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Abscesses in Ferrets

By: Dr. Branson Ritchie

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An abscess is a focal accumulation of degenerating and dying cells. It forms when infectious agents such as bacteria, fungi or parasites or foreign bodies like splinters, lodge in tissue and cause a persistent inflammatory response.

Abscesses are typically filled with a creamy material called pus and can form in any tissue in the body. Clinical changes that may occur vary with the location of the abscess.

What to Watch For

  • Swelling
  • Redness
  • Signs of focal irritation
  • Pain
  • Excessive grooming
  • Itchiness
  • Discharge
  • Moistened fur
  • Firm, painful mass
  • Drooling
  • Persistent malodorous breath
  • Depression
  • Loss of appetite
  • Weight loss

    Seek veterinary care immediately if a mass is noted, the mass suddenly disappears, and the ferret becomes acutely depressed or lethargic.


  • History and physical examination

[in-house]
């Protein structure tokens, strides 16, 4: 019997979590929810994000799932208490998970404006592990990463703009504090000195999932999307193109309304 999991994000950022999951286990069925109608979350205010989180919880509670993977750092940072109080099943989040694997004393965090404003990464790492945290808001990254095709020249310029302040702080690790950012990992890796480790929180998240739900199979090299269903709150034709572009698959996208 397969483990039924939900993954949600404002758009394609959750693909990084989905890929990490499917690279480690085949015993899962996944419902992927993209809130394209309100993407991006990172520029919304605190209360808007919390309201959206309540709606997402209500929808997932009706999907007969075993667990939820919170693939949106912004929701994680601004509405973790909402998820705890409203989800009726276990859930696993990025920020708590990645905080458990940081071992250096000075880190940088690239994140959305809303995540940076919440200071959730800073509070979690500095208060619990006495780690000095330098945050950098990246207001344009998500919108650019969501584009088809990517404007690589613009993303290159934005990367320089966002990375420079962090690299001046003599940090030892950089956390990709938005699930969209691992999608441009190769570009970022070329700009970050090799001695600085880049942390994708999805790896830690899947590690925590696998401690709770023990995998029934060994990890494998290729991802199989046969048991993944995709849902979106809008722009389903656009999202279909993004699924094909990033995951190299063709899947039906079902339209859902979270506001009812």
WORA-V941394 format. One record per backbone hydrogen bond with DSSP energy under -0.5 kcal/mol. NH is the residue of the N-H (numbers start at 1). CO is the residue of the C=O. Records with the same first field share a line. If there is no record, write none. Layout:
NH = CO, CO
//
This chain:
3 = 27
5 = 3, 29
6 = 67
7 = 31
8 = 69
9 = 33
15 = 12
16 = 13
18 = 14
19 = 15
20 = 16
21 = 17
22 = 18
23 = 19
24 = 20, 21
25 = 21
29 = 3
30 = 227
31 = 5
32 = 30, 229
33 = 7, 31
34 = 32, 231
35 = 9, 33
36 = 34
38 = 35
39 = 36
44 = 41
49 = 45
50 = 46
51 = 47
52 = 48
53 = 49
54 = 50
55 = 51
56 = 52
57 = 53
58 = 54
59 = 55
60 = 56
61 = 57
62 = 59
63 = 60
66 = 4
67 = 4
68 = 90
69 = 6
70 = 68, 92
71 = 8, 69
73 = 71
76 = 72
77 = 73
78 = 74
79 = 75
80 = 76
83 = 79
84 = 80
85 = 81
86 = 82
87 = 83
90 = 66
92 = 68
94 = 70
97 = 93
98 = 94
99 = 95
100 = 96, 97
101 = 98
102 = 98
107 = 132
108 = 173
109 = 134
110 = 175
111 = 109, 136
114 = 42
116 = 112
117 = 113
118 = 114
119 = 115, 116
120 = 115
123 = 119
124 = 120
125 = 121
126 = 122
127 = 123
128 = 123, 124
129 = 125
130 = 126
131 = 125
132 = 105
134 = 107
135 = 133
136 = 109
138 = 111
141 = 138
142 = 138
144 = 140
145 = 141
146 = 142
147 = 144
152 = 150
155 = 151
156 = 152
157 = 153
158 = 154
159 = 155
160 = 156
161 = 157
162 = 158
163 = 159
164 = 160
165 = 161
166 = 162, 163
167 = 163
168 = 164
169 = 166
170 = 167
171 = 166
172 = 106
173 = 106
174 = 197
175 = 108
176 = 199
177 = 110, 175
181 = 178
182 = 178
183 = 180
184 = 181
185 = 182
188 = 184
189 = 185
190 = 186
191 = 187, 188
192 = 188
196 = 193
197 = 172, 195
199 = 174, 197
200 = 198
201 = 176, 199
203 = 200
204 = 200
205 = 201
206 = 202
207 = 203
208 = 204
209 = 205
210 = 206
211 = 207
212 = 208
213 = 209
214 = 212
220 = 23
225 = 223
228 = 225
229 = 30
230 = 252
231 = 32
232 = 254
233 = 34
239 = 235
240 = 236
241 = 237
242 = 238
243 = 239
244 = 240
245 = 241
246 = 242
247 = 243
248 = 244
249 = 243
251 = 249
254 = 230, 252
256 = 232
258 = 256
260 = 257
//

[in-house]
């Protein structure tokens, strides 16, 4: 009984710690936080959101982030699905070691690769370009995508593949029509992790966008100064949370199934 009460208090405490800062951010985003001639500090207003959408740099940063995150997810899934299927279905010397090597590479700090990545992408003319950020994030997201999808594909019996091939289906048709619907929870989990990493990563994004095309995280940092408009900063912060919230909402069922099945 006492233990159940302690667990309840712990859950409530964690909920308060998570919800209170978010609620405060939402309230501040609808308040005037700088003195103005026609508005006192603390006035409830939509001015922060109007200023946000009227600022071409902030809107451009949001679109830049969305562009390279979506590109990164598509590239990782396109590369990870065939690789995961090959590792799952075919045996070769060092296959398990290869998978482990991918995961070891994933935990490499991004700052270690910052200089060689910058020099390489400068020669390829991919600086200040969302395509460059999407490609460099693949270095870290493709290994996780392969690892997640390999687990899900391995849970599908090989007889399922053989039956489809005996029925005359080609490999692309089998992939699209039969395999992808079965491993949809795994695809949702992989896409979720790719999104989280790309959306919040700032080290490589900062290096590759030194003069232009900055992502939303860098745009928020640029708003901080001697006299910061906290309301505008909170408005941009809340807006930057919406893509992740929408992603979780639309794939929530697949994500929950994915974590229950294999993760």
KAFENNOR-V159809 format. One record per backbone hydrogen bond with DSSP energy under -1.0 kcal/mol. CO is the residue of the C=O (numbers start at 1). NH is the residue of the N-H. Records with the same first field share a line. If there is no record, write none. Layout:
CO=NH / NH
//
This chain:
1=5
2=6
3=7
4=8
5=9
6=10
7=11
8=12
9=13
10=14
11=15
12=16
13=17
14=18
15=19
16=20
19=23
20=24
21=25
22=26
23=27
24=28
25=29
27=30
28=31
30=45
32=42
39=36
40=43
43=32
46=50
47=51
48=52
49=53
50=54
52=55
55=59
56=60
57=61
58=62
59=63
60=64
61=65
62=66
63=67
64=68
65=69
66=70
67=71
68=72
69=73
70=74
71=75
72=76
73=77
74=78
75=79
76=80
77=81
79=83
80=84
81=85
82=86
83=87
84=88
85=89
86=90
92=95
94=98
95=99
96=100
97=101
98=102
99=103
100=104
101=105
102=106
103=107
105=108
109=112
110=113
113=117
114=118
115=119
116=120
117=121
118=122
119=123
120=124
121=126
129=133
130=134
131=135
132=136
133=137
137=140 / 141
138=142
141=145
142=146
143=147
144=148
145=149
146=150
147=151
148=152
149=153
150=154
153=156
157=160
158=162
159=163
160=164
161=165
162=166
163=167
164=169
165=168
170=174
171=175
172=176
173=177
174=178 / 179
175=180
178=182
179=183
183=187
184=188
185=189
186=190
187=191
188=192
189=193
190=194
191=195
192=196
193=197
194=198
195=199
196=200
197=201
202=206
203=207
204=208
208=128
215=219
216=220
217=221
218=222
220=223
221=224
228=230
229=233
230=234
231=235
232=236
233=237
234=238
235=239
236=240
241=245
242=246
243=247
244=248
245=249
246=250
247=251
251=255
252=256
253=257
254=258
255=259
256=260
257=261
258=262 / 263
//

• Complete blood count
  • Blood chemistries
  • Cytology (microscopic evaluation of cells)
  • Biopsy and microscopic evaluation of affected tissues
  • Culture and antimicrobial sensitivity testing
  • Radiographs (X-rays)
  • Ultrasound


  • Surgical drainage or removal of affected tissues
  • Surgically opening and flushing the abscess
  • Systemic and local antimicrobial agents
  • Fluids and supportive nutrition

    Home Care and Prevention

    Keep infected ferrets in isolation during treatment. For skin abscesses, make certain that the abscess stays open so it will heal from the inside to the outside.

    On a daily basis, monitor fecal and urine output to assure proper food and water consumption and digestion and monitor weight daily.

    Keep sharp objects away from your ferret and keep his living area clean and sanitized.

    Avoid contact between ferrets and other animals that may result in puncture wounds from teeth or nails. Prevent your companion ferret from chewing on sharp or fibrous objects that may cut the gums or inside of the mouth or that may splinter and cause penetrating wounds in the mouth.

    If your ferret is scratched or cut, see your veterinarian as soon as possible, so the wound can be properly cleaned and treated.

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